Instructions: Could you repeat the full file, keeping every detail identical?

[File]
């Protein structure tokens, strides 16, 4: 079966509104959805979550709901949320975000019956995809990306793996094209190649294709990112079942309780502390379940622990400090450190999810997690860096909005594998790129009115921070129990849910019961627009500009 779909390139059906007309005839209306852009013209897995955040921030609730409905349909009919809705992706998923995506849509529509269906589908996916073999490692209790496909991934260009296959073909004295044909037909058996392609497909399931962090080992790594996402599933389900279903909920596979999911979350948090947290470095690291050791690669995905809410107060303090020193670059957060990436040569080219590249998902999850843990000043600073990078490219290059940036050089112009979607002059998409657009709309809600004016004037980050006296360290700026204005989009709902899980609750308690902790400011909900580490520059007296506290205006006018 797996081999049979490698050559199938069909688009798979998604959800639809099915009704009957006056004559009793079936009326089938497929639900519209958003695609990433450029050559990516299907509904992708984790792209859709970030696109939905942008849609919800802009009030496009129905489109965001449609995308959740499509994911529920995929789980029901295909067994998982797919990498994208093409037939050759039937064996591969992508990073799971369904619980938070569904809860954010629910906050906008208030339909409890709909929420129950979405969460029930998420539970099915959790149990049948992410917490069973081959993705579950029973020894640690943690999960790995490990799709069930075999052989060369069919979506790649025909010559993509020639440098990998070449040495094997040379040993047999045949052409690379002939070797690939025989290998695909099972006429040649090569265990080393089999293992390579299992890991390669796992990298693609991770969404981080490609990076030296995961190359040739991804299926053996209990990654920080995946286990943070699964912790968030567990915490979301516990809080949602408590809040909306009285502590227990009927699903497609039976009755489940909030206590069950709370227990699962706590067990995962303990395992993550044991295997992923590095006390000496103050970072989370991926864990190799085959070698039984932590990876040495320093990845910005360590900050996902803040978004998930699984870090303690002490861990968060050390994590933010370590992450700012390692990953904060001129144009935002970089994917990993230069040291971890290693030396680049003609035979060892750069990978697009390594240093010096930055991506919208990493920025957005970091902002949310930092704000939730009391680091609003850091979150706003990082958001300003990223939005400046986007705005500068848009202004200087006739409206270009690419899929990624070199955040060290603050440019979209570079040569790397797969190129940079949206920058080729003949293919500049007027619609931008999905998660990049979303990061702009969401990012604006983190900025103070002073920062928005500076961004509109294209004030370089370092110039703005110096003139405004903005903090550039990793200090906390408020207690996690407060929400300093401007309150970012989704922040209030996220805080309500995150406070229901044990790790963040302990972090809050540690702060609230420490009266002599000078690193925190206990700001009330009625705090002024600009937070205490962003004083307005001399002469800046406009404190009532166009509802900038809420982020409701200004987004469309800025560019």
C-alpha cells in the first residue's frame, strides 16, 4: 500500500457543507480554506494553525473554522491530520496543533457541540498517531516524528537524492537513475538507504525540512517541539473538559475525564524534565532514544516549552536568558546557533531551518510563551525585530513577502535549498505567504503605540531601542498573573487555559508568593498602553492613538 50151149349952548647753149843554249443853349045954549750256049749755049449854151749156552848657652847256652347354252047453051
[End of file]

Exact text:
């Protein structure tokens, strides 16, 4: 079966509104959805979550709901949320975000019956995809990306793996094209190649294709990112079942309780502390379940622990400090450190999810997690860096909005594998790129009115921070129990849910019961627009500009 779909390139059906007309005839209306852009013209897995955040921030609730409905349909009919809705992706998923995506849509529509269906589908996916073999490692209790496909991934260009296959073909004295044909037909058996392609497909399931962090080992790594996402599933389900279903909920596979999911979350948090947290470095690291050791690669995905809410107060303090020193670059957060990436040569080219590249998902999850843990000043600073990078490219290059940036050089112009979607002059998409657009709309809600004016004037980050006296360290700026204005989009709902899980609750308690902790400011909900580490520059007296506290205006006018 797996081999049979490698050559199938069909688009798979998604959800639809099915009704009957006056004559009793079936009326089938497929639900519209958003695609990433450029050559990516299907509904992708984790792209859709970030696109939905942008849609919800802009009030496009129905489109965001449609995308959740499509994911529920995929789980029901295909067994998982797919990498994208093409037939050759039937064996591969992508990073799971369904619980938070569904809860954010629910906050906008208030339909409890709909929420129950979405969460029930998420539970099915959790149990049948992410917490069973081959993705579950029973020894640690943690999960790995490990799709069930075999052989060369069919979506790649025909010559993509020639440098990998070449040495094997040379040993047999045949052409690379002939070797690939025989290998695909099972006429040649090569265990080393089999293992390579299992890991390669796992990298693609991770969404981080490609990076030296995961190359040739991804299926053996209990990654920080995946286990943070699964912790968030567990915490979301516990809080949602408590809040909306009285502590227990009927699903497609039976009755489940909030206590069950709370227990699962706590067990995962303990395992993550044991295997992923590095006390000496103050970072989370991926864990190799085959070698039984932590990876040495320093990845910005360590900050996902803040978004998930699984870090303690002490861990968060050390994590933010370590992450700012390692990953904060001129144009935002970089994917990993230069040291971890290693030396680049003609035979060892750069990978697009390594240093010096930055991506919208990493920025957005970091902002949310930092704000939730009391680091609003850091979150706003990082958001300003990223939005400046986007705005500068848009202004200087006739409206270009690419899929990624070199955040060290603050440019979209570079040569790397797969190129940079949206920058080729003949293919500049007027619609931008999905998660990049979303990061702009969401990012604006983190900025103070002073920062928005500076961004509109294209004030370089370092110039703005110096003139405004903005903090550039990793200090906390408020207690996690407060929400300093401007309150970012989704922040209030996220805080309500995150406070229901044990790790963040302990972090809050540690702060609230420490009266002599000078690193925190206990700001009330009625705090002024600009937070205490962003004083307005001399002469800046406009404190009532166009509802900038809420982020409701200004987004469309800025560019």
C-alpha cells in the first residue's frame, strides 16, 4: 500500500457543507480554506494553525473554522491530520496543533457541540498517531516524528537524492537513475538507504525540512517541539473538559475525564524534565532514544516549552536568558546557533531551518510563551525585530513577502535549498505567504503605540531601542498573573487555559508568593498602553492613538 50151149349952548647753149843554249443853349045954549750256049749755049449854151749156552848657652847256652347354252047453051